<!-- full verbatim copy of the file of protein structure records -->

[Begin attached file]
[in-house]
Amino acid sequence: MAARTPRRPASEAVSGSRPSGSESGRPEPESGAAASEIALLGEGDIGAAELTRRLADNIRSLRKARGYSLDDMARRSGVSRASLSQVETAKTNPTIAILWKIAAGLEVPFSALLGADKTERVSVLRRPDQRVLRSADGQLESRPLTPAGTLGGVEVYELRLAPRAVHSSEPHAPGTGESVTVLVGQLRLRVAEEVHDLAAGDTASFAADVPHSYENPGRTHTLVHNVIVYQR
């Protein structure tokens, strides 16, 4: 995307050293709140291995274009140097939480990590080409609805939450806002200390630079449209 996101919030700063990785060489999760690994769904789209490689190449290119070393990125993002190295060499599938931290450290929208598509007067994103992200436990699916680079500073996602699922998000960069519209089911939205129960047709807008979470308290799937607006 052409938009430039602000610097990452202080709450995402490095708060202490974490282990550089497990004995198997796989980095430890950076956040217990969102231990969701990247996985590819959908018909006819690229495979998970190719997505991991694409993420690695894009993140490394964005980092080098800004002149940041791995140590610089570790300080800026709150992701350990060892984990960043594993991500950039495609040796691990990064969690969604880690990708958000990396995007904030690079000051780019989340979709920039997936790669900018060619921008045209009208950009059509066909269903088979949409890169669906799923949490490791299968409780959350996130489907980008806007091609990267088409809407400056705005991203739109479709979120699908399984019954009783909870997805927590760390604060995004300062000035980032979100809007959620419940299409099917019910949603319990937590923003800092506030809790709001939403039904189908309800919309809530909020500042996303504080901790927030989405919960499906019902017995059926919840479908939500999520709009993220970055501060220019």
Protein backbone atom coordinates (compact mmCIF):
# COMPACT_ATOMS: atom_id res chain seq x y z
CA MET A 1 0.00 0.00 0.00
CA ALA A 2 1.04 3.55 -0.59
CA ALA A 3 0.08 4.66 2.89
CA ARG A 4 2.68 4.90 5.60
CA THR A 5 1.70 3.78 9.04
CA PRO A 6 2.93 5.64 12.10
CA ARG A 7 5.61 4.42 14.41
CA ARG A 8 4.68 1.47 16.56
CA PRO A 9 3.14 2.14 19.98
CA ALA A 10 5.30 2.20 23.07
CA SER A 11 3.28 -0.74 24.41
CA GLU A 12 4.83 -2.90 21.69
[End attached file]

[in-house]
Amino acid sequence: MAARTPRRPASEAVSGSRPSGSESGRPEPESGAAASEIALLGEGDIGAAELTRRLADNIRSLRKARGYSLDDMARRSGVSRASLSQVETAKTNPTIAILWKIAAGLEVPFSALLGADKTERVSVLRRPDQRVLRSADGQLESRPLTPAGTLGGVEVYELRLAPRAVHSSEPHAPGTGESVTVLVGQLRLRVAEEVHDLAAGDTASFAADVPHSYENPGRTHTLVHNVIVYQR
């Protein structure tokens, strides 16, 4: 995307050293709140291995274009140097939480990590080409609805939450806002200390630079449209 996101919030700063990785060489999760690994769904789209490689190449290119070393990125993002190295060499599938931290450290929208598509007067994103992200436990699916680079500073996602699922998000960069519209089911939205129960047709807008979470308290799937607006 052409938009430039602000610097990452202080709450995402490095708060202490974490282990550089497990004995198997796989980095430890950076956040217990969102231990969701990247996985590819959908018909006819690229495979998970190719997505991991694409993420690695894009993140490394964005980092080098800004002149940041791995140590610089570790300080800026709150992701350990060892984990960043594993991500950039495609040796691990990064969690969604880690990708958000990396995007904030690079000051780019989340979709920039997936790669900018060619921008045209009208950009059509066909269903088979949409890169669906799923949490490791299968409780959350996130489907980008806007091609990267088409809407400056705005991203739109479709979120699908399984019954009783909870997805927590760390604060995004300062000035980032979100809007959620419940299409099917019910949603319990937590923003800092506030809790709001939403039904189908309800919309809530909020500042996303504080901790927030989405919960499906019902017995059926919840479908939500999520709009993220970055501060220019």
Protein backbone atom coordinates (compact mmCIF):
# COMPACT_ATOMS: atom_id res chain seq x y z
CA MET A 1 0.00 0.00 0.00
CA ALA A 2 1.04 3.55 -0.59
CA ALA A 3 0.08 4.66 2.89
CA ARG A 4 2.68 4.90 5.60
CA THR A 5 1.70 3.78 9.04
CA PRO A 6 2.93 5.64 12.10
CA ARG A 7 5.61 4.42 14.41
CA ARG A 8 4.68 1.47 16.56
CA PRO A 9 3.14 2.14 19.98
CA ALA A 10 5.30 2.20 23.07
CA SER A 11 3.28 -0.74 24.41
CA GLU A 12 4.83 -2.90 21.69